The Fair Work Ombudsman says the involvement of young workers was a key factor in the decision to prosecute the owner-operator of a childcare centre for allegedly underpaying staff.
The Ombudsman is prosecuting Gina Moelau, who owns and operates the Rainbow Paradise Pre-School childcare centre in the Sydney suburb of Blacktown.
The centre specialises in long daycare for children with special needs. Moelau is facing court for allegedly underpaying three teenage employees more than $8,000.
Also facing court is Moelau’s private company, Rainbow Paradise Preschool Childhood Development and Education Long Day Care Centre Pty Ltd, through which she operates the childcare centre.
It is alleged Moelau’s company underpaid three childcare centre employees a total of $8,491 between July 2009 and November 2011.
All three employees were aged 19 when they began working at the centre. Two of the employees performed duties including supervising children, while the third prepared meals and cleaned.
It’s alleged the employees were variously underpaid their minimum wages and hourly rates, annual leave entitlements and wages in lieu of notice of termination.
One employee was allegedly not provided with paid rest breaks.
It is also alleged notices to produce employment records issued by Fair Work inspectors were not complied with, and laws relating to frequency of pay and pay slips were breached.
The alleged underpayments of individual employees are $4,708, $2,258 and $1,525.
Fair Work inspectors first discovered the alleged underpayments when they investigated complaints from the employees.
It’s alleged Moelau knew all three employees were being underpaid because inspectors had previously provided her with information on lawful pay rates when investigating several other underpayment complaints against her business.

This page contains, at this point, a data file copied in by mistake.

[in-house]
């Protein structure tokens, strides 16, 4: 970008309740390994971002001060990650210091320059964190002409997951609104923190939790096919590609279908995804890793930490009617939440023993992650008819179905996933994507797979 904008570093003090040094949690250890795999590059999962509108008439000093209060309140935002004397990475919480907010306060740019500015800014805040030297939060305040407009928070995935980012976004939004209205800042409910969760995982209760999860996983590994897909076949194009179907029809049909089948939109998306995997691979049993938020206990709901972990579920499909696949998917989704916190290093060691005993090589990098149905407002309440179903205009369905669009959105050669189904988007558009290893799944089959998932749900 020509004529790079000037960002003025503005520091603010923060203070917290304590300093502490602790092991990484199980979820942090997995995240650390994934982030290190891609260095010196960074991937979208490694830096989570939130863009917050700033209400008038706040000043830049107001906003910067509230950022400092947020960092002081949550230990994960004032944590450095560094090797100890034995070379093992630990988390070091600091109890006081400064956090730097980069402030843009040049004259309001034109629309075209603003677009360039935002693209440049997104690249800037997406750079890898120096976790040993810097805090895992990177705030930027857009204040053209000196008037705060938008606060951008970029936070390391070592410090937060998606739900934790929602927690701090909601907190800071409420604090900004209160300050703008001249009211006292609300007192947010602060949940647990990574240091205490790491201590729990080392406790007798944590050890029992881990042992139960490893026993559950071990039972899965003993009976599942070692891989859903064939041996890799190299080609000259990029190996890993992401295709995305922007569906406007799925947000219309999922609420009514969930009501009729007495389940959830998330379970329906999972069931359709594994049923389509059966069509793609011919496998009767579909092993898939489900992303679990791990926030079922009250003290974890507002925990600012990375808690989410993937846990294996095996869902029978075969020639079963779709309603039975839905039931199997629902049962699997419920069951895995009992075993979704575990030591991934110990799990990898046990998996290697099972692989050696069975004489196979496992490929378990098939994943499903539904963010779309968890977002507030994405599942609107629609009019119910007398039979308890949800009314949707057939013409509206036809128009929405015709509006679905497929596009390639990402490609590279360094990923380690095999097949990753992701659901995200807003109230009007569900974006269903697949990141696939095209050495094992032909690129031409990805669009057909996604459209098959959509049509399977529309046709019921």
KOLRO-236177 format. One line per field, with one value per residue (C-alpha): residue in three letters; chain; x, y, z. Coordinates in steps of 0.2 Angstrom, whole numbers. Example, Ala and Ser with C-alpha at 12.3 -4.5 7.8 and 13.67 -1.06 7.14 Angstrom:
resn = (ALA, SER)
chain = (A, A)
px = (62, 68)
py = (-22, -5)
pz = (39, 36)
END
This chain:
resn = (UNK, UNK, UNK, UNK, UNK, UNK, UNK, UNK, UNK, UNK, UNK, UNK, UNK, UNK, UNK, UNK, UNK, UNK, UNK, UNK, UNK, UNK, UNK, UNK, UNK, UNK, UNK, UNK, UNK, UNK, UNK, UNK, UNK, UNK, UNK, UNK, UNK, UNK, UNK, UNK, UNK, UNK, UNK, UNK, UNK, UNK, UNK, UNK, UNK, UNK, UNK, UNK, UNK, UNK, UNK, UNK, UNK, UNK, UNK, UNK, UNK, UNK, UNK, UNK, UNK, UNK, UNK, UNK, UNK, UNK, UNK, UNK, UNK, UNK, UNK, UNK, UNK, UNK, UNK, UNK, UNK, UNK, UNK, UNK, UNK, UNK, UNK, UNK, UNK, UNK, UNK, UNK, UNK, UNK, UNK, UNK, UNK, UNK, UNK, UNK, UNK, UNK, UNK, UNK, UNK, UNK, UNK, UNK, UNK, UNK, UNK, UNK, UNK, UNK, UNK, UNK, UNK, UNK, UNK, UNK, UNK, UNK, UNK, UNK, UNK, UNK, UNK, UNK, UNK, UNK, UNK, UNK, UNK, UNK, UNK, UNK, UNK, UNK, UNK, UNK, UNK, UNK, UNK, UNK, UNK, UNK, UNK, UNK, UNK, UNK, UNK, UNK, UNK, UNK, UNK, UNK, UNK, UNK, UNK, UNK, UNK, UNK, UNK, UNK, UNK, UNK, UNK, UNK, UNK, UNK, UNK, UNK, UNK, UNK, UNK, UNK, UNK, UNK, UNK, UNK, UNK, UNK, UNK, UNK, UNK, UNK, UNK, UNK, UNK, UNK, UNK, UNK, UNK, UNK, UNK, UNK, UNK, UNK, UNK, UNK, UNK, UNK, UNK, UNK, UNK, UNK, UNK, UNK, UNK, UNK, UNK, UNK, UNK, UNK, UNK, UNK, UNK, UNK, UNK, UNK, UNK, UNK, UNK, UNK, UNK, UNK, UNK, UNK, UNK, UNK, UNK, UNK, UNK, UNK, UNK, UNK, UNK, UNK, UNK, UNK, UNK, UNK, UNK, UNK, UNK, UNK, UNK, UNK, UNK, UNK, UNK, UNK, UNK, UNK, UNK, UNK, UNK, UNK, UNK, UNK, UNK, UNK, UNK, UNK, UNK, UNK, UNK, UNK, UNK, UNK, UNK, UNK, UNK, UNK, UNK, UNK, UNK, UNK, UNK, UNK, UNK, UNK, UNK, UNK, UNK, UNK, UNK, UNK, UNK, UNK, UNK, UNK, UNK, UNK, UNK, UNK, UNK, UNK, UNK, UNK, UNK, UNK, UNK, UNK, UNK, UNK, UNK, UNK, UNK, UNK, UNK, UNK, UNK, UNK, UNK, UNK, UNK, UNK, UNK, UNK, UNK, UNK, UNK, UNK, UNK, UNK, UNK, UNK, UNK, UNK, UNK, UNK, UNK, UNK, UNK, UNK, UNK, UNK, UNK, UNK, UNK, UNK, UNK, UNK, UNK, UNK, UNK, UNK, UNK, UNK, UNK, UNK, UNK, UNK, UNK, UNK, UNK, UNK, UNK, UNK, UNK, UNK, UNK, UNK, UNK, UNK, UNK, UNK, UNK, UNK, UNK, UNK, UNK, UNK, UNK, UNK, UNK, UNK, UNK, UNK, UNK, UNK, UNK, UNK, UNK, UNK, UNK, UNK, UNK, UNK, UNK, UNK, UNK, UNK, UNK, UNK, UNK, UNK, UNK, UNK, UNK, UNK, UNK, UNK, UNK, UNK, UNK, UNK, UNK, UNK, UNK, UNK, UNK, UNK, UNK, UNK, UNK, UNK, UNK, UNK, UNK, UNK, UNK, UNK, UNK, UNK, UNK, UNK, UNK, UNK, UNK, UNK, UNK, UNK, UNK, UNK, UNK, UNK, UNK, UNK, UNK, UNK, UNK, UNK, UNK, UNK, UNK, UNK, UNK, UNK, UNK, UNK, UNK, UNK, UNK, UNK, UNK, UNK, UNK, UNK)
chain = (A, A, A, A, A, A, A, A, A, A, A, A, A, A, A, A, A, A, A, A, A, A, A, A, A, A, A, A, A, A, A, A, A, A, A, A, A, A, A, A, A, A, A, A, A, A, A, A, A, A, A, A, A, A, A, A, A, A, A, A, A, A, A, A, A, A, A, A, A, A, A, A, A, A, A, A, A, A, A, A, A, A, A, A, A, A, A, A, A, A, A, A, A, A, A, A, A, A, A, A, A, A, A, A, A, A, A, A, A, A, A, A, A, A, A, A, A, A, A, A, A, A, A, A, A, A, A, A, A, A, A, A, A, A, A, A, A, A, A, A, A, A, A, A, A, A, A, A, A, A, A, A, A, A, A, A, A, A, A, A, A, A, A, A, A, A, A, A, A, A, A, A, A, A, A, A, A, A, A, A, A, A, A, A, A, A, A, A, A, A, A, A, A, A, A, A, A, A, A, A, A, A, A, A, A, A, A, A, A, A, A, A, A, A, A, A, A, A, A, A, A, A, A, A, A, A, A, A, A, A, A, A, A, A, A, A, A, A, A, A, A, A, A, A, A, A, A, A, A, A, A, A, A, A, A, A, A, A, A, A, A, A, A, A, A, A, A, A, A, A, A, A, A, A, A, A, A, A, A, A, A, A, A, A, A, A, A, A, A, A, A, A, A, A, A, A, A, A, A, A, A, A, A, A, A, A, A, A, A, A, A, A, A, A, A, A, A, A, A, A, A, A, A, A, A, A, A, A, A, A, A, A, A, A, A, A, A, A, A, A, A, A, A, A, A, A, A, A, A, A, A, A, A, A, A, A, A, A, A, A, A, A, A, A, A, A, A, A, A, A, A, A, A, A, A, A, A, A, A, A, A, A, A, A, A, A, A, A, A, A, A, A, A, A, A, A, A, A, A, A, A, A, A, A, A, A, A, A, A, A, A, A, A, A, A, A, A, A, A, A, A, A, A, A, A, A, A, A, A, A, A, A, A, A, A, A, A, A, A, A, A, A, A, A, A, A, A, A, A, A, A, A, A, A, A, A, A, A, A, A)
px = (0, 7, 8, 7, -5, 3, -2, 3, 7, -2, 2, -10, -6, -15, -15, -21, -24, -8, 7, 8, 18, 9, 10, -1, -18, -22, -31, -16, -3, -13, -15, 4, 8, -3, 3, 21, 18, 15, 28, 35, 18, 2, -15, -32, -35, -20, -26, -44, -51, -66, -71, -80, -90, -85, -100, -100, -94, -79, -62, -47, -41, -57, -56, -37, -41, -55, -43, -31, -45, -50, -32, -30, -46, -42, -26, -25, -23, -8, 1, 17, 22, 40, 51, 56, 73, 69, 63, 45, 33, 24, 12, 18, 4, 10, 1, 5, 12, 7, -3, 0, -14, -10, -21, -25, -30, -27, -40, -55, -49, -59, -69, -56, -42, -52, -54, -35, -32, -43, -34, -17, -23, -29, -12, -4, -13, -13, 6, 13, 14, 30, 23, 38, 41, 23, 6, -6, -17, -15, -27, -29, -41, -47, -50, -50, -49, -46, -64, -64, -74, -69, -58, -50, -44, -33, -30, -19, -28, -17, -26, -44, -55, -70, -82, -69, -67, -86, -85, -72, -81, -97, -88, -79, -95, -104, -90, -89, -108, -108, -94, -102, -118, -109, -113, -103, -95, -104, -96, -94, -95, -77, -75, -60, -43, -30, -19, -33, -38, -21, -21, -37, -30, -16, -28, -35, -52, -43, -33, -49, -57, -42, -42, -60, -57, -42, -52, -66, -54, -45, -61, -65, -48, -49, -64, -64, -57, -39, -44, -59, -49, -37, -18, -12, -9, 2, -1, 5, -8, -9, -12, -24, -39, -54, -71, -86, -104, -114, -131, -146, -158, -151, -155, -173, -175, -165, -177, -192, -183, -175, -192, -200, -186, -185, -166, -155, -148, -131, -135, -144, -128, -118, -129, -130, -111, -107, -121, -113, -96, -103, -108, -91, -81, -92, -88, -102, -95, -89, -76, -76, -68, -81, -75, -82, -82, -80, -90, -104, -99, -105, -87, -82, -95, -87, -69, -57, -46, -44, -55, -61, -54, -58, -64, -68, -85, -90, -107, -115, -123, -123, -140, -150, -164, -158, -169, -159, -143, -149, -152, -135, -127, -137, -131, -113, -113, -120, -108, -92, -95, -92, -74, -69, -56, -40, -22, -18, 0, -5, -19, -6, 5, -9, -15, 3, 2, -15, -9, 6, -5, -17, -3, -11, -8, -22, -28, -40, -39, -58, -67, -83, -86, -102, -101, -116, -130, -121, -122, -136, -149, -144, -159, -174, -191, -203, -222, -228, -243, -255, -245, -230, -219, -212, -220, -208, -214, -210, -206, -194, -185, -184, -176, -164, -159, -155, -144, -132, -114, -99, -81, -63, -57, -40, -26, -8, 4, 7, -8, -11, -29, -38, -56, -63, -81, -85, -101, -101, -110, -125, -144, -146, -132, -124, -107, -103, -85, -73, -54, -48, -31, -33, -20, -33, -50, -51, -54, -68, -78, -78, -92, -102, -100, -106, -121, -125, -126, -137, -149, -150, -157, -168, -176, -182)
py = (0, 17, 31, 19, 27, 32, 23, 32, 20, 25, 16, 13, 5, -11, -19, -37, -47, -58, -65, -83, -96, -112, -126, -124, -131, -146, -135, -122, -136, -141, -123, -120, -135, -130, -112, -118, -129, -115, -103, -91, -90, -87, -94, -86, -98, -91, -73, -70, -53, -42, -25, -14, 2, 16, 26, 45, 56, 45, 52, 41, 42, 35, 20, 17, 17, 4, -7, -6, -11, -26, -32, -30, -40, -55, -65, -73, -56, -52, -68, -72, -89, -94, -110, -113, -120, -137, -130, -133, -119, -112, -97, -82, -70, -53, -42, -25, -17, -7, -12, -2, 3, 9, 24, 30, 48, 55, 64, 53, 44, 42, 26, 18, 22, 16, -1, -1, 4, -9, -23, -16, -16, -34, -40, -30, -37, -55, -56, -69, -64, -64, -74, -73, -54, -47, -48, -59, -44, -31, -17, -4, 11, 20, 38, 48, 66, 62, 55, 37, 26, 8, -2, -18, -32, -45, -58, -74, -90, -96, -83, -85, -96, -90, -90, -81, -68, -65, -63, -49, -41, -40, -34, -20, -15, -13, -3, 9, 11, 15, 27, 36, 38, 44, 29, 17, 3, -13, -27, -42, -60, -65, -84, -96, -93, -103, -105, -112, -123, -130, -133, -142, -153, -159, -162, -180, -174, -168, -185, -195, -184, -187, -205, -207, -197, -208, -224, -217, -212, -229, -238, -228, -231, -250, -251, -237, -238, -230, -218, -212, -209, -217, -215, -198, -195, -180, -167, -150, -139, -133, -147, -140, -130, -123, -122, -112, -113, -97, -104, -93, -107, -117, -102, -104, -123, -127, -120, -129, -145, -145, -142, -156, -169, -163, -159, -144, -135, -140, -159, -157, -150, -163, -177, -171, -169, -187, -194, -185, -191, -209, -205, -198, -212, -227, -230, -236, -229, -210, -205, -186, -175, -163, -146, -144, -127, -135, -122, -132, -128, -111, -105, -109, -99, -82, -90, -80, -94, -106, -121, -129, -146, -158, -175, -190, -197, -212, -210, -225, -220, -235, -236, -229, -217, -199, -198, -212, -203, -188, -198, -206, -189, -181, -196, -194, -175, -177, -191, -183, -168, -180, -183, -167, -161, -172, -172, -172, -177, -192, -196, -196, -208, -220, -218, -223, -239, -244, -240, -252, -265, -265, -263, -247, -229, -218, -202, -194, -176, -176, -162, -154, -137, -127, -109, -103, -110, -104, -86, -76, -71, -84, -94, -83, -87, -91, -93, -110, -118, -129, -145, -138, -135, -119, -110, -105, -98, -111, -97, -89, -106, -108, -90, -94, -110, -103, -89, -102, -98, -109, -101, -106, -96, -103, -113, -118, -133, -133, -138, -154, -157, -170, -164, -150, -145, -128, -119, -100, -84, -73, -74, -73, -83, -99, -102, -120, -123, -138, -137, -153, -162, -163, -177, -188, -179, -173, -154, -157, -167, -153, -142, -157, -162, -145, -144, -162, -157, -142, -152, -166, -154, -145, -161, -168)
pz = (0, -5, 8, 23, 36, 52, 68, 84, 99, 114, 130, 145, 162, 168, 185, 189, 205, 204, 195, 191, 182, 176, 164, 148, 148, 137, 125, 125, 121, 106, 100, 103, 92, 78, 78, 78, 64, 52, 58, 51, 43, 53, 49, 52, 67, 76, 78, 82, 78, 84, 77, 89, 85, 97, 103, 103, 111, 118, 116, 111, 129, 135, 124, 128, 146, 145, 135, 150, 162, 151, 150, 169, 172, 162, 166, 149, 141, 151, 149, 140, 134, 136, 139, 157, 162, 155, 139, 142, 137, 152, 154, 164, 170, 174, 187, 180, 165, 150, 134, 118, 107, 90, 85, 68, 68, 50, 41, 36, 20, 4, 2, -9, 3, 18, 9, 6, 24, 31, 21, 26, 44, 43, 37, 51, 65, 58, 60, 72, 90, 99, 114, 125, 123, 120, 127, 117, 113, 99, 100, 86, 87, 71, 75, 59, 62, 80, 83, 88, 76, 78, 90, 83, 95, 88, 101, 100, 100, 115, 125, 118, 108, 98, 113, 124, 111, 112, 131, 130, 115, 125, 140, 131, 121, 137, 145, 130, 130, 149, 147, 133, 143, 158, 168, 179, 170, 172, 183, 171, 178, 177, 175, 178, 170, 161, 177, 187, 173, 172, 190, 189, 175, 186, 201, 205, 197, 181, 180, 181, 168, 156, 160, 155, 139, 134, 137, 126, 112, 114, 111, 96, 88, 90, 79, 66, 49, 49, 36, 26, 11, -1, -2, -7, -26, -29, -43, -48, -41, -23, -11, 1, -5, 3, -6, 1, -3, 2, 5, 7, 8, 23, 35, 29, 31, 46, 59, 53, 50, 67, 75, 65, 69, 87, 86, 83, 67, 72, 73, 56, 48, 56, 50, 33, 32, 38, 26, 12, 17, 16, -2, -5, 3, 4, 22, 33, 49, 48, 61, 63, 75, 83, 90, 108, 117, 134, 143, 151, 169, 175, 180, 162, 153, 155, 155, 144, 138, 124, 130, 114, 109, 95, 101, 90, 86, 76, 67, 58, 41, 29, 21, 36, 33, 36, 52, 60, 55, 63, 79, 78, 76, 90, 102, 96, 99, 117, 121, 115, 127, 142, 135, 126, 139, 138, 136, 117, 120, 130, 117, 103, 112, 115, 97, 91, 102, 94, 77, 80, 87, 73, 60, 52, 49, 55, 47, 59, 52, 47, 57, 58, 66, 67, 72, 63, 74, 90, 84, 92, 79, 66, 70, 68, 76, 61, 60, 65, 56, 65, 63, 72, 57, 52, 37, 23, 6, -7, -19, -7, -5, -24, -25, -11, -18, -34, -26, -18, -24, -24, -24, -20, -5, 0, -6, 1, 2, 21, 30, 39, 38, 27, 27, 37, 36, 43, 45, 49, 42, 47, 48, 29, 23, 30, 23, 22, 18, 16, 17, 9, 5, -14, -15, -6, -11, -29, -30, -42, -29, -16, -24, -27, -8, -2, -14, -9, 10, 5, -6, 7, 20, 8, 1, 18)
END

The complaints were resolved through Moelau’s business voluntarily back-paying employees.
According to Fair Work Ombudsman Nicholas Wilson, the history of underpayment complaints and involvement of vulnerable, young workers were key factors in the decision to prosecute.
The Ombudsman alleges Moelau and her company committed several breaches of workplace laws. They face maximum penalties per breach of up to $6,600 and $33,000 respectively.
The Ombudsman is also seeking a court order for Moelau’s company to rectify the alleged underpayments of the employees.
A directions hearing is listed for September 7 in the Federal Magistrates Court in Sydney.
The news comes less than three months after a Subway franchisee was prosecuted for allegedly underpaying 11 staff more than $50,000.
The Ombudsman said the decision to prosecute was made because of the significant amount involved for vulnerable, young workers, suggesting the Ombudsman is becoming increasingly concerned about the treatment of such workers.
In January, Toys ‘R’ Us pledged a $300,000 donation towards the cost of educating and training young and vulnerable workers about their workplace rights, after the Ombudsman prosecuted the retail giant for underpaying more than 1,000 employees, including teenagers.